It is just a suggestion. She does not flesh the details out but suggests that this may have the potential to change the current polarization of religious dialogue. There is much work to be done.

Here, ten years since she wrote, religious thought, at least for most of the public, can still yet be easily be divided between two extremes, liberalism and fundamentalism. She hopes that the concept of emergence and postmodern philosophy and theories of language will allow thoughtful positions along a spectrum of these two extremes.

1. N. Murphy Beyond Liberalism and Fundamentalism, p 137, Trinity Press, Harrisburg, PA. 1996.

2. Wikipedia traces the idea of emergence to John Stuart Mill. See emergence.

3. Ken Wilber talks about this in his The Marriage of Sense and Soul. This book traces the idea of the hierachical view of reality back in to ancient wisdom sources.

2. ibid 139 (quoted from Neil A. Campbell, Biology, 2nd ed. (Redwood City: Benjamin/Cummins, 1990) ...Amazon has info on the 7th edition here.

Sunday, August 06, 2006

Beyond Liberalism and Fundamentalism Pt2: Epistemological Holism

From chapter four of Murphy's book, I'm learning about epistemological holism. Rather than our knowledge being based upon a foundation of direct common sense experience and propositions that build on that, a postmodern view is that there is a web of beliefs which connect to each other in various ways. Coherence is an important concept here. How these beliefs fit together must be coherent. When a report of a new observation occurs, it is attached to the web in a way that least disturbs a person's web of belief. Let me give an example I've been thinking about lately. For instance, let us suppose a new piece of data ostensibly supporting climate change is reported. How does a climate change skeptic deal with that? By a variety of strategies including questioning the data, questioning the motives of the publisher, adjusting previous beliefs to make the new data fit, conjuring up another mechanism for the specific item reported, etc. At some point such a skeptic might realize that their belief system can no longer be made to coherently fit all the data and experience. When it is realized that a new adhoc hypothesis must be contrived in order to accomodate each new piece of information, then it is time to change.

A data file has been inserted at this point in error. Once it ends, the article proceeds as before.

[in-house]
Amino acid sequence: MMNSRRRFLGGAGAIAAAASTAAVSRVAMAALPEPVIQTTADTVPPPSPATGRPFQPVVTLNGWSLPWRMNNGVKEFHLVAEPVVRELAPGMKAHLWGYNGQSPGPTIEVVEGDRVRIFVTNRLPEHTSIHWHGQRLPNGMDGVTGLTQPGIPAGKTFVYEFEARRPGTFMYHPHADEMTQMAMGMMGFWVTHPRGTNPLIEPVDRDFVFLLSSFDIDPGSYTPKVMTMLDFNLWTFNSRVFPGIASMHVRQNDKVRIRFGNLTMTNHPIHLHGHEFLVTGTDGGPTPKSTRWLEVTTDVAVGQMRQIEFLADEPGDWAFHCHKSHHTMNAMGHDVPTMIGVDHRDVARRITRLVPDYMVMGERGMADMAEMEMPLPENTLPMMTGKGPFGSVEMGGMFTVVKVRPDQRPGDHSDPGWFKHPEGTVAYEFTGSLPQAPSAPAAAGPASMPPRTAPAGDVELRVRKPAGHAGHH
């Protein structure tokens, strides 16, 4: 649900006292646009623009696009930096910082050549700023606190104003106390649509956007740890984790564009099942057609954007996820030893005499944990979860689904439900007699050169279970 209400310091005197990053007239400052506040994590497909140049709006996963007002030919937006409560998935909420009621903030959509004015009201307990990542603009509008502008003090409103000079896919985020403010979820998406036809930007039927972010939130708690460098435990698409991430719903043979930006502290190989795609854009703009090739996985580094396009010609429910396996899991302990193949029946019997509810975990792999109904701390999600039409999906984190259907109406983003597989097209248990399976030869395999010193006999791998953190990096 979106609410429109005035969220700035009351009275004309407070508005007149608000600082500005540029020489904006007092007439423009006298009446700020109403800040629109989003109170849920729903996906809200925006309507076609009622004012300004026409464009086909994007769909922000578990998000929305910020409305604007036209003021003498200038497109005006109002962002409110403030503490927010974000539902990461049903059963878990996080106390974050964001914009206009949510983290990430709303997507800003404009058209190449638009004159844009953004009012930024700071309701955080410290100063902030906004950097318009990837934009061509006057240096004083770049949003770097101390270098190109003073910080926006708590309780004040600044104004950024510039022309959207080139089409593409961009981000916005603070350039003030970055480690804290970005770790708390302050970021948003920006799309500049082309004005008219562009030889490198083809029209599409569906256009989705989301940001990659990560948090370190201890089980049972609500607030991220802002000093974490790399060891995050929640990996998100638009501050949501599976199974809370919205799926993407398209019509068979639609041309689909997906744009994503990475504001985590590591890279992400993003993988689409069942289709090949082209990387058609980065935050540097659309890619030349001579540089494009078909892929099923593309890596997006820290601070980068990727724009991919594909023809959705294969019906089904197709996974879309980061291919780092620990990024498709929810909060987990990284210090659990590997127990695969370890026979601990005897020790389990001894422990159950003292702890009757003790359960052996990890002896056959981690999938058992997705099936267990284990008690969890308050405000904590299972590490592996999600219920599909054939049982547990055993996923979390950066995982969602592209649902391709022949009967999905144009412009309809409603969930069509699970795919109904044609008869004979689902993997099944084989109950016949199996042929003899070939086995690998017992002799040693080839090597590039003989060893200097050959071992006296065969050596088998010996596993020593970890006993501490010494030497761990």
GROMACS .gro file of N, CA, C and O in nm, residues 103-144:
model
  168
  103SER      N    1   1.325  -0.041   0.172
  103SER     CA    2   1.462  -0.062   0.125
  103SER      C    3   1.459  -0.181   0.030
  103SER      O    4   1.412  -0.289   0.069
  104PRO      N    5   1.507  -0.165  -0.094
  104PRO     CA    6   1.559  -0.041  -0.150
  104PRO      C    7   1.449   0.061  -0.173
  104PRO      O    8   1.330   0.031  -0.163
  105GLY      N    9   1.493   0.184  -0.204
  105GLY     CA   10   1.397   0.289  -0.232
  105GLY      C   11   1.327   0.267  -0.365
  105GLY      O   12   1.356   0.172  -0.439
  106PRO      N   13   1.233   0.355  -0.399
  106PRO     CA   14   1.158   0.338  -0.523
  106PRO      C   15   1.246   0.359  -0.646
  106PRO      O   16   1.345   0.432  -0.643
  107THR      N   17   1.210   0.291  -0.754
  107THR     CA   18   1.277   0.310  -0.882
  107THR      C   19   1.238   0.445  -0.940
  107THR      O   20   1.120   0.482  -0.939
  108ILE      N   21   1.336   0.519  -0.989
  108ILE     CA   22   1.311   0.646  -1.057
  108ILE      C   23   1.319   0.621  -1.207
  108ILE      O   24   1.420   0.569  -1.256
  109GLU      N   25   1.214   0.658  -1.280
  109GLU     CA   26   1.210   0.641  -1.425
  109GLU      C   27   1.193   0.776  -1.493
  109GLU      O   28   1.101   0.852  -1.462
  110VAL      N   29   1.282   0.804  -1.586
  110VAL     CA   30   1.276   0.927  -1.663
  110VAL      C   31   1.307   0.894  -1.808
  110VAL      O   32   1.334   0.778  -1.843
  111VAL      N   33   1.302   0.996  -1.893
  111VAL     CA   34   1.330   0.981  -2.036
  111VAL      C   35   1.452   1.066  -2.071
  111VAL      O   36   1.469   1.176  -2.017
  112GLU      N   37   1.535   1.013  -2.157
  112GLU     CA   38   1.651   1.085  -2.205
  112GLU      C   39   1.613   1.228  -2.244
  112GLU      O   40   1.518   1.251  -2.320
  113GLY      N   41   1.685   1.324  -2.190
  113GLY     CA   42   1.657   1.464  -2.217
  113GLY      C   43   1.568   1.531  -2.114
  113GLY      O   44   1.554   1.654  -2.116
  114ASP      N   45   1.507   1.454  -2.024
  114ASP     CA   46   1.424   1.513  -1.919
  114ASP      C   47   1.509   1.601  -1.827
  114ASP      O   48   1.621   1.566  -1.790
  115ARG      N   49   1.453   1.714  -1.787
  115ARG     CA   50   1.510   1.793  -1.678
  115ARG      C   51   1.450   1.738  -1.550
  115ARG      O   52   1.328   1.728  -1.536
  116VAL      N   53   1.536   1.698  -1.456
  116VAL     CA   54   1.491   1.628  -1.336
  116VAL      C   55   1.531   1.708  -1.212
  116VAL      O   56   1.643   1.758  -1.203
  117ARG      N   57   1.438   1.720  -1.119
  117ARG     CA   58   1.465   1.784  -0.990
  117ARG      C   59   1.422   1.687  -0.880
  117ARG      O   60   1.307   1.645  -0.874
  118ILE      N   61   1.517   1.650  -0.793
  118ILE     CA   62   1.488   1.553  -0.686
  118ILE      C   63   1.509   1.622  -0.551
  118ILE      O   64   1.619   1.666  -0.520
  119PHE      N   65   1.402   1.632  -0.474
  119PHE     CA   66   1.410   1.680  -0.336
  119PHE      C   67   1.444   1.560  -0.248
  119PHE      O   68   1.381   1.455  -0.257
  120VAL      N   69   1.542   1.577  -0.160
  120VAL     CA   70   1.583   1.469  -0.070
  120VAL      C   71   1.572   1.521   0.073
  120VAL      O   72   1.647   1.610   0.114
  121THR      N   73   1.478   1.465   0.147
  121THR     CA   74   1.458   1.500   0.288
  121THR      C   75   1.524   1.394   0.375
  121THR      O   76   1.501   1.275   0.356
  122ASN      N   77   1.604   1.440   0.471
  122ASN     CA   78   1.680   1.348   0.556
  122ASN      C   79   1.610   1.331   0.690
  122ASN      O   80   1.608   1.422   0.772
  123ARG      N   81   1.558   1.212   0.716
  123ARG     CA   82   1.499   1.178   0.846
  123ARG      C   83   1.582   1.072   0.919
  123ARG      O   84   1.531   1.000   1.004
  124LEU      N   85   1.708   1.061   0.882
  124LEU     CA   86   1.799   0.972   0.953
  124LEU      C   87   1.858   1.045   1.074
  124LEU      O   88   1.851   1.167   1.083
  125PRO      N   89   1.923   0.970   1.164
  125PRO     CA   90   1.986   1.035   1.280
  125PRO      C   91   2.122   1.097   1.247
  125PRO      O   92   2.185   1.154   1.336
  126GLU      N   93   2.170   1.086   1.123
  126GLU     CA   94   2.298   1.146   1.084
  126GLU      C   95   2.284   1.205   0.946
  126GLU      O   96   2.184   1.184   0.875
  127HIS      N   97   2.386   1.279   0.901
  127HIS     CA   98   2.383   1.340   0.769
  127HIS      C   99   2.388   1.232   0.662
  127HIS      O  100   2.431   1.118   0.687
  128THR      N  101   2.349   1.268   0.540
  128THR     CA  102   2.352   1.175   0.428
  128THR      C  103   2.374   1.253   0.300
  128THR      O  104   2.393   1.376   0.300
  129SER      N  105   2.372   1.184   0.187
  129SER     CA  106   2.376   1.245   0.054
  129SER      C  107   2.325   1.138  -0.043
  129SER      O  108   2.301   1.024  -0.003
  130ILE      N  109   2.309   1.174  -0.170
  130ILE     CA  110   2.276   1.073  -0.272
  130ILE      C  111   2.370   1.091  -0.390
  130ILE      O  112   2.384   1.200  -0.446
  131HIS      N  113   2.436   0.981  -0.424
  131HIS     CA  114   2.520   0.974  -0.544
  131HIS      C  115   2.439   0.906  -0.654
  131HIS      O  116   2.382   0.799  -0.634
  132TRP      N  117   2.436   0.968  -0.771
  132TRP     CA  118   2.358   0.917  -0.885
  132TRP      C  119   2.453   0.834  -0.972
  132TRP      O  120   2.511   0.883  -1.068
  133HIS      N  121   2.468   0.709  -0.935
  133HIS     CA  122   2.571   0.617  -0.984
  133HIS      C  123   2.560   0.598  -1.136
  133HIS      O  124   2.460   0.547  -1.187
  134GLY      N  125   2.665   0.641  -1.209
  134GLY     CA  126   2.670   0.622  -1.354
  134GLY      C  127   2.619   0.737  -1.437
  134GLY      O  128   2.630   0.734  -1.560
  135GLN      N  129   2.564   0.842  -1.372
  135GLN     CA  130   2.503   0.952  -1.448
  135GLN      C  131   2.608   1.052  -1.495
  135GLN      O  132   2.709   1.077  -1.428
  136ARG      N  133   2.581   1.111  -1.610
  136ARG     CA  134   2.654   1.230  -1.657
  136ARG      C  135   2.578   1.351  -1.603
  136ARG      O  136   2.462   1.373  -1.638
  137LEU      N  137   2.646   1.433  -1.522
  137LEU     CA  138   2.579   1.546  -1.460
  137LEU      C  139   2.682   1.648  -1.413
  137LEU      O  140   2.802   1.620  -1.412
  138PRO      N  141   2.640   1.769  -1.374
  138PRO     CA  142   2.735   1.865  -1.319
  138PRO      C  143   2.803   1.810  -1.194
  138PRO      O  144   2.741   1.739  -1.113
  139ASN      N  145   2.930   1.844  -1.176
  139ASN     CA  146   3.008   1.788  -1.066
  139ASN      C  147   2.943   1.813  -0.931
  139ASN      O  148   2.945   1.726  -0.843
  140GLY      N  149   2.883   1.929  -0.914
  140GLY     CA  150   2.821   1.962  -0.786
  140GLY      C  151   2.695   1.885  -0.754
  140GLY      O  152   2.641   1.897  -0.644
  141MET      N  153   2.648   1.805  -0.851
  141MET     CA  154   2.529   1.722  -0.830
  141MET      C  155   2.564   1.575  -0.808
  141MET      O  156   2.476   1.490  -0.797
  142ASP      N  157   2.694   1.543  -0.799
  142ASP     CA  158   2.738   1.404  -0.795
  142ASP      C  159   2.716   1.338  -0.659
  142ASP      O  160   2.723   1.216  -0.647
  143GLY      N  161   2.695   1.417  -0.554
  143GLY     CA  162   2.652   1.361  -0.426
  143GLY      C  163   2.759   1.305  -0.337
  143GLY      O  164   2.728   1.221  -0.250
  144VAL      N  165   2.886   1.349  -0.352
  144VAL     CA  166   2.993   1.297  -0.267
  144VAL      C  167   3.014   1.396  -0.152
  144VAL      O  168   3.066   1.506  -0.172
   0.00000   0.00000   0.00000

Now on to the remaining chapters.

Thursday, August 03, 2006

Beyond Liberalism and Fundamentalism

Am reading Nancey Murphey's Beyond Liberalism and Fundamentalism: How Modern and Postmodern Philosophy Set the Theological Agenda.

I am part way through it. I think she adequately describes how "the predominant materialist, atomist, reductionist, assumptions" that led to science were taken to extreme by both the fundamentalist as well as the materialist mind set, producing fundamentalism and liberalism. A third way is emerging. Am looking forward to its description in chapter 6 which "surveys changes in understandings of science that have deep metaphysical implications and thus consequences for an account of divine action as well." (p86)